Despite a congenital birth defect which left him eyeless and wheel-chair bound, Patrick Henry Hughes is an award-winning pianist, singer, and trumpet player and has performed at the Kennedy Center and on national television. In his inspiration book, he documents his life and the faith, courage, and perseverance of his family. This is a story that shows how devastating situations can sometimes be turned into incredible triumphs. Sports Illustrated said of Hughes, “The kid’s a killer pianist and a monster trumpet player. Even though people have tried to stop him…he has done nothing but succeed.” Hughes and his dad are a two-person team of the University of Louisville Cardinal Marching Band. Mr. Hughes pushes his son in a wheelchair while he plays.
The Beauty Cookbook: Over 200 Recipes to Make Your Kitchen Your Own Personal Spa – for Your Face, Your Body, and Your Hair by Kym Douglas and Cindy Pearlman (Dunham Books, $19.99)
Forget about those expensive cosmetic counters in department stores, your solution to a more youthful face and body could be as near as your kitchen pantry, fridge, or medicine cabinet. The Beauty Cookbook is the first-ever recipe book that creates beautiful results on the face instead of on a plate. The recipes and treatments contained in his nifty little book have been created by beauty experts Kym Douglas and Cindy Pearlman. Kym, a regular on The Ellen DeGeneres Show, and Cindy, a beauty reporter and correspondent for such publications as People, In Touch, and The New York Times, serve up recipes that are guaranteed to produce a more radiant skin, shiny hair, great nails, and a soft, smooth, slimmer body, all by using many of the products found in the average American home. Got crows feet? No problem. Kym and Cindy recommend you get several large green grapes, cut them in half, and gently crush the inner mushy part on the face and neck. Leave this on the face and let it set for 20 minutes. Rinse with cool water and pat dry. It’s magic!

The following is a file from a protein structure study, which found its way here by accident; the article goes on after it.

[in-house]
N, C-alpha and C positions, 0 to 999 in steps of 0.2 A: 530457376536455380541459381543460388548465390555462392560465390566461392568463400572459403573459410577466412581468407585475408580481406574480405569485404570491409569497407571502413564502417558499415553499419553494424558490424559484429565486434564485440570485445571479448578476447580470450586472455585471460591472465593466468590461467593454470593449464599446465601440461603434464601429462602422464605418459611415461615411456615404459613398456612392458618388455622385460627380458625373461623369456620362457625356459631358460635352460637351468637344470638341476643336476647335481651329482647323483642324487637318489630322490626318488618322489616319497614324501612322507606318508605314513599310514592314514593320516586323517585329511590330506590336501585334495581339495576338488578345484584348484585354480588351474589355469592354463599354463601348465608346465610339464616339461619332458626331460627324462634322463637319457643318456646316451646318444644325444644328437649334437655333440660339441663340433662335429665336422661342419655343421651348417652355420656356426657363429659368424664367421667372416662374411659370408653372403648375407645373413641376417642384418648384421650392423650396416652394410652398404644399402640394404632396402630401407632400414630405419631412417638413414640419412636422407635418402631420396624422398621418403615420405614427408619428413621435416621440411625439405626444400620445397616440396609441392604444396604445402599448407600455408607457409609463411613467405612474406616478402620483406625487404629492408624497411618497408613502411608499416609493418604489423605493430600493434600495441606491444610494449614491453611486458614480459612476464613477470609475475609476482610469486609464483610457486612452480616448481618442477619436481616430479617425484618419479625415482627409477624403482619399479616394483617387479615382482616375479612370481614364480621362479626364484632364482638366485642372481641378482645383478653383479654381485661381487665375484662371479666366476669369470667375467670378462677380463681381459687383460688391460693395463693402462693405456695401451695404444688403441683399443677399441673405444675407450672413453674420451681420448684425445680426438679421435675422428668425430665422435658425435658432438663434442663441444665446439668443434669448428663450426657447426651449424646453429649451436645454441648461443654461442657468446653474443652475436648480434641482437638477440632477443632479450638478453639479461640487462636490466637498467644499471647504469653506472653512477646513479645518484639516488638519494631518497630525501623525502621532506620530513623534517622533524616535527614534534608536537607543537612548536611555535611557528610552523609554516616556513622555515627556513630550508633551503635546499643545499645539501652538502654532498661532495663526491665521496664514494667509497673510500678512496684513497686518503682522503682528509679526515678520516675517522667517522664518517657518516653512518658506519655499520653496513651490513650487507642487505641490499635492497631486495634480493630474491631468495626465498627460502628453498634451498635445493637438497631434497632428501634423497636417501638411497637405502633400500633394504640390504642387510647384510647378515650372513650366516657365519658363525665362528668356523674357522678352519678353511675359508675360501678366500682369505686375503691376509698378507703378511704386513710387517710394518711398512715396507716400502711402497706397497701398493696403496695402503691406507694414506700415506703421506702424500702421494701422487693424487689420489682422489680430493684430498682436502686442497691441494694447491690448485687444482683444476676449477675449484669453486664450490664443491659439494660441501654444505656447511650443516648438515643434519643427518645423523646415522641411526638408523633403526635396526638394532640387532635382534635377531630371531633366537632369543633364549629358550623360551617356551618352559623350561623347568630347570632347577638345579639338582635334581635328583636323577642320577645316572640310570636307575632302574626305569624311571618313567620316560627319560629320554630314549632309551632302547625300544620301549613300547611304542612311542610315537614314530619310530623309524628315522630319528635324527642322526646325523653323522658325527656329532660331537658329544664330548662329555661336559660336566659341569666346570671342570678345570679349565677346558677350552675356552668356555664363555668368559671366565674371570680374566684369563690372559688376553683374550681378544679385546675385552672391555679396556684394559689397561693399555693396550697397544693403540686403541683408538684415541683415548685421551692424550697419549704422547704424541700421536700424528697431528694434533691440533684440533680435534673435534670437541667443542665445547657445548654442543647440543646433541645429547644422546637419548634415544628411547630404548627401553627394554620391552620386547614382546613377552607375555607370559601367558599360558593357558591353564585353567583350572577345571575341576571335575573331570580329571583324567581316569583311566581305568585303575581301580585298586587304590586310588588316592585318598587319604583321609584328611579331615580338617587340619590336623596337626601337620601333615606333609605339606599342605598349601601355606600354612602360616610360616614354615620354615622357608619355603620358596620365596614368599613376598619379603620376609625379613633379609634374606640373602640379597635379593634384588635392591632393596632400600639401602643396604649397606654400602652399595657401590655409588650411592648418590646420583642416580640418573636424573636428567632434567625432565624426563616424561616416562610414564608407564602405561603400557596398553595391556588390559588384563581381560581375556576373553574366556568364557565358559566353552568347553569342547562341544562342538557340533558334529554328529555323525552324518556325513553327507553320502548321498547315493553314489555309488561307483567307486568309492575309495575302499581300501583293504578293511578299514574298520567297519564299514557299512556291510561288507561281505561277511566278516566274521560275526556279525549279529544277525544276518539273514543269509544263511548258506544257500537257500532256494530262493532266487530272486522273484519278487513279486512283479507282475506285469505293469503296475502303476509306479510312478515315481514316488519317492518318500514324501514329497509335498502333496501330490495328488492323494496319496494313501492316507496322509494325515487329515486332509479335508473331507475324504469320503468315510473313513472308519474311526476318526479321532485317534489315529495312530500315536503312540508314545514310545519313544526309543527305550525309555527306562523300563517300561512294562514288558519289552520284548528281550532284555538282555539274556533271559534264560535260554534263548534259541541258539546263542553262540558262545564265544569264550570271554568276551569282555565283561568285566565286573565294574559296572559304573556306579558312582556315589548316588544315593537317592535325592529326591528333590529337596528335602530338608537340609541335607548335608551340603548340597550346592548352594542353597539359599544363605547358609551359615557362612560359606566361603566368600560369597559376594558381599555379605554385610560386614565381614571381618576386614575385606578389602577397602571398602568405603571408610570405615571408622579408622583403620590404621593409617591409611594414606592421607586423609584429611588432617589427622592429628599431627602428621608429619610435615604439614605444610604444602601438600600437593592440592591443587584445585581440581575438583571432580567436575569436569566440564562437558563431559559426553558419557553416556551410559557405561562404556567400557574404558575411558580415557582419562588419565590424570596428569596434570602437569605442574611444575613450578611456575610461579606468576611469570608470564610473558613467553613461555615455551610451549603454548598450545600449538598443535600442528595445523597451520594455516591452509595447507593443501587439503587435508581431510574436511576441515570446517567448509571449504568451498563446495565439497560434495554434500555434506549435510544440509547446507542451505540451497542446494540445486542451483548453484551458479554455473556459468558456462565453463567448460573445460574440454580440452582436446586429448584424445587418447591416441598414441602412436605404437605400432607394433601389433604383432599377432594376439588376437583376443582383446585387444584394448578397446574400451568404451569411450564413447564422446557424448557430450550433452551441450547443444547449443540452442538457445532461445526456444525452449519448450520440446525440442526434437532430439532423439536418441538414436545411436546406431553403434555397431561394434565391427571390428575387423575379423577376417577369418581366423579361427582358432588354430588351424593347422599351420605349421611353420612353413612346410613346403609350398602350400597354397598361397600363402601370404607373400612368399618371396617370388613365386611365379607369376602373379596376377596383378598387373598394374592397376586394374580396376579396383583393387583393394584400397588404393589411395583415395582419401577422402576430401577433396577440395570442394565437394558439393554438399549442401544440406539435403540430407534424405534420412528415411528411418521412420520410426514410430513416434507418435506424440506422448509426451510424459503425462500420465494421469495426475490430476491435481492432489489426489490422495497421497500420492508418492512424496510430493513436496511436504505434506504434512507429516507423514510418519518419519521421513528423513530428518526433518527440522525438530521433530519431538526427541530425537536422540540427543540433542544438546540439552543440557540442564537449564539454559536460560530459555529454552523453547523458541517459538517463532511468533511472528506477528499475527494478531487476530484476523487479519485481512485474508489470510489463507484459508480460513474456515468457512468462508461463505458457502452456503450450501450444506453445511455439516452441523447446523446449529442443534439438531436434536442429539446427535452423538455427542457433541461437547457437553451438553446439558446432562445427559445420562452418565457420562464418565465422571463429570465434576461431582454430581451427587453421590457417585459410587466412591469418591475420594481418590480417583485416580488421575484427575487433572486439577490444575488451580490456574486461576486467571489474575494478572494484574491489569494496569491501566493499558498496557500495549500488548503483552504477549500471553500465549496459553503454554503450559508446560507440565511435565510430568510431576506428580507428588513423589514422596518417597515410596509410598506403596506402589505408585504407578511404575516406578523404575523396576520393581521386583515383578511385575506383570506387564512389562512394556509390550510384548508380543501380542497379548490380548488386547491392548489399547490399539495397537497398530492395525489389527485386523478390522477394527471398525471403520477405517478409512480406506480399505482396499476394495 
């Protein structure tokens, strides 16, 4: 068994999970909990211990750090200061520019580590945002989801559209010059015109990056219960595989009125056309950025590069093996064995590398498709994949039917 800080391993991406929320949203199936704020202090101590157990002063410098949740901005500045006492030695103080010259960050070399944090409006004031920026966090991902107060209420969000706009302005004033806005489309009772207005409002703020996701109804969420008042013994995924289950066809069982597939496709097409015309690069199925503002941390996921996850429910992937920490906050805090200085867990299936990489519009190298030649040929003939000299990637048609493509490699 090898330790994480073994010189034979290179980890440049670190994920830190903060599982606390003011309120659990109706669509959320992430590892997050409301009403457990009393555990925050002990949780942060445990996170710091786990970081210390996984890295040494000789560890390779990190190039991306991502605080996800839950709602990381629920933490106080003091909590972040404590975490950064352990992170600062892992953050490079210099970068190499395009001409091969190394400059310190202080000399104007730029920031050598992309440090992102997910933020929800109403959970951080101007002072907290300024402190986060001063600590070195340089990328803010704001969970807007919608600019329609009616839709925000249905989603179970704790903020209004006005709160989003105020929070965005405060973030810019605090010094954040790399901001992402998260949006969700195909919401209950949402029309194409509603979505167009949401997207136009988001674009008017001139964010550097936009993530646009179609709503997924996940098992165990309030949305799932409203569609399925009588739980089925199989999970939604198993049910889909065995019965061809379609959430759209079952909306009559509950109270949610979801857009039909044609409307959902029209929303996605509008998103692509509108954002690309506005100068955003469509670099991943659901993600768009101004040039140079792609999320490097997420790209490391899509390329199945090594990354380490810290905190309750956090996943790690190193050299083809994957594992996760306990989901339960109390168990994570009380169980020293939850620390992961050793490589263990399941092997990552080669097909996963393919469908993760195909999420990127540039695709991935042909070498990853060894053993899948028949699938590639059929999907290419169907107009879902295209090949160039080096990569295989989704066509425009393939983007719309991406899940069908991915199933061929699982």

Are the Rich Necessary: Great Economic Arguments and How They Reflect Our Personal Values by Hunter Lewis (AXIOS, $12)